Buddhistdoor View: Remembering the Basics of Buddhist Practice as we Imagine our Future
面罩觀音 Mask Guanyin. From @tikkafromeast on instagram.com
The empires of the future are the empires of the mind. — Winston Churchill, speech at Harvard University, 6 September 1943.
In the age of a global pandemic, the scale of which few alive have ever witnessed, our Buddhist practice finds itself more useful and more urgent than ever. We find ourselves thrown into a sea of unimagined uncertainty, immorality on the part of thieves and price gougers at the lower levels of society, and greed and avarice among key world leaders at the higher levels, and confusion everywhere, as so much of what we have taken for granted is now lost. And yet, as the Buddhist texts would tell us: thus it always has been, thus will it ever be.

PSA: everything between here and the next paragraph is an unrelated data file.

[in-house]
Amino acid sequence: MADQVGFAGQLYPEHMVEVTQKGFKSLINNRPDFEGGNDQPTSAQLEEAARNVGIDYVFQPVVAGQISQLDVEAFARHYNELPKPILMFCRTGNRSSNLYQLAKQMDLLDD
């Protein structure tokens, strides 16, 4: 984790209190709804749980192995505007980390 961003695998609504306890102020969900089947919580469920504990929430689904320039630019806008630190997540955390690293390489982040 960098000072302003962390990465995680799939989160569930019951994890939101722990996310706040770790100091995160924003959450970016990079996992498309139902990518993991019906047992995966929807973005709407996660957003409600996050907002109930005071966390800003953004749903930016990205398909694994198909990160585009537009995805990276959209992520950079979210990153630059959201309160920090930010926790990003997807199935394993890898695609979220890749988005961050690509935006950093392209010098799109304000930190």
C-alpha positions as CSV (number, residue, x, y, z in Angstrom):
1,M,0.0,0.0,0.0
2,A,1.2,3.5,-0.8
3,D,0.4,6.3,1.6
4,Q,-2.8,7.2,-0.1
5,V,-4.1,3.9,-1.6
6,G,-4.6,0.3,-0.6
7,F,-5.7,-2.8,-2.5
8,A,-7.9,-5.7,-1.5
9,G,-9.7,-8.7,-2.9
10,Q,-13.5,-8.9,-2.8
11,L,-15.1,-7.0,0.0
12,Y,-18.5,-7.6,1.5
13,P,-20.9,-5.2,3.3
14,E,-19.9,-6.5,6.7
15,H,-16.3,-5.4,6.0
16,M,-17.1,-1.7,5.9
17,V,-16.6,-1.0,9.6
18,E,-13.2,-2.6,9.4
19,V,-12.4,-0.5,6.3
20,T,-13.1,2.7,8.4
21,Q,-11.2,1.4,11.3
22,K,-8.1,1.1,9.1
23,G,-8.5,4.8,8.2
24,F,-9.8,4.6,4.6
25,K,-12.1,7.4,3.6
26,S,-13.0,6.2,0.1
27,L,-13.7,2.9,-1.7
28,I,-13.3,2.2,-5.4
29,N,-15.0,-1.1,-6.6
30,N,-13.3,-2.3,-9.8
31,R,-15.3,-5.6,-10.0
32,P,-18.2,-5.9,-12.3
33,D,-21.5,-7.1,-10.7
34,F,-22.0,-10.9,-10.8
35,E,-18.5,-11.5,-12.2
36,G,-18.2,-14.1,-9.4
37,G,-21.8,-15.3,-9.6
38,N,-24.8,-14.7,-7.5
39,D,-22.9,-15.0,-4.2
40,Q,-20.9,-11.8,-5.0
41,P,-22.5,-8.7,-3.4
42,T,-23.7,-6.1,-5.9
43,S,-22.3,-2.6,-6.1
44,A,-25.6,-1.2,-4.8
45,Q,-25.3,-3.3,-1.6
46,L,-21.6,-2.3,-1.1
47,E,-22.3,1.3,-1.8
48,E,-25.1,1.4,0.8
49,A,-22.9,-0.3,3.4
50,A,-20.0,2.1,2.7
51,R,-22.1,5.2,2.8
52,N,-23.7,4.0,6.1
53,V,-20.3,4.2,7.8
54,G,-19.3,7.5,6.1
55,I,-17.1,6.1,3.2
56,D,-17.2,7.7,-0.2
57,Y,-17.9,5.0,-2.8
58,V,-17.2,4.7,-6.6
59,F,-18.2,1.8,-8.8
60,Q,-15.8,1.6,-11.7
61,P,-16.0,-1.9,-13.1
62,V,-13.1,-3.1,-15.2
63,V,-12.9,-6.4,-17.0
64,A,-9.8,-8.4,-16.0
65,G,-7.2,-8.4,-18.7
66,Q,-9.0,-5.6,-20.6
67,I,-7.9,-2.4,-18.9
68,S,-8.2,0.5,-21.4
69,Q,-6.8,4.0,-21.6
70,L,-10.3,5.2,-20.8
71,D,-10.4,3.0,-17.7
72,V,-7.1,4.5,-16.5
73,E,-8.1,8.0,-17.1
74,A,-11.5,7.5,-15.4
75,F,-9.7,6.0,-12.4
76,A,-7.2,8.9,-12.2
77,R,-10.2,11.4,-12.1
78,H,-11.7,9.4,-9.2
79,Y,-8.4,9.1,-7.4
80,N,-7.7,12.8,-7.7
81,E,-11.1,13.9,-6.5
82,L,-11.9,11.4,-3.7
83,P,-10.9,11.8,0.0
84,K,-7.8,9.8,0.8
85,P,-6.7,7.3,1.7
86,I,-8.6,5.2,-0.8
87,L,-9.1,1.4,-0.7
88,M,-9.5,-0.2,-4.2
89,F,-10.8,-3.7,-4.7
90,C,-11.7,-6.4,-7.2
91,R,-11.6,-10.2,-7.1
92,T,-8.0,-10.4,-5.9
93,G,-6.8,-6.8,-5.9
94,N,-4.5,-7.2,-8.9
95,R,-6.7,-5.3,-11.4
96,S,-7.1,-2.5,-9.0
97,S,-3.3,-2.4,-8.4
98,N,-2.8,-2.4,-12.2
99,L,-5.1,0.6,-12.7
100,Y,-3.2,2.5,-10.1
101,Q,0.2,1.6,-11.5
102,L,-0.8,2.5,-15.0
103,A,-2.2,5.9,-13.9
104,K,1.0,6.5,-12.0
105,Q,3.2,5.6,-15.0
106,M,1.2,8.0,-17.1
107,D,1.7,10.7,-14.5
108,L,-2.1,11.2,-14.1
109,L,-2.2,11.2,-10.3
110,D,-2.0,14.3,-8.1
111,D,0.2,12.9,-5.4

The term saṃsāra itself means a sort of wandering. Our lives in saṃsāra are marked, the Buddha tells us, by suffering, impermanence, and not-self. If we are lucky in this lifetime, we find moments of time to encounter these marks of saṃsāra, to truly look them in the face. This was the journey of the Buddha himself 2,500 years ago, wandering as an ascetic for six years. He tried every method available to see clearly the nature of reality and thus to break the bonds of delusion that chained him—and us—to saṃsāra. What the Buddha discovered and later taught was a relatively simple path: to become upright in virtue, calm in mind, and wise in understanding.
This is very simple in the abstract, but in our lives we see each and every day how difficult it is to employ. A story might help illustrate:
Once a very old king went to see an old hermit who lived in a bird’s nest in the top of a tree, “What is the most important Buddhist teaching?” The hermit answered, “Do no evil, do only good. Purify your heart.” The king had expected to hear a very long explanation. He protested, “But even a five-year-old child can understand that!” “Yes,” replied the wise sage, “but even an 80-year-old man cannot do it.” (San Francisco State University)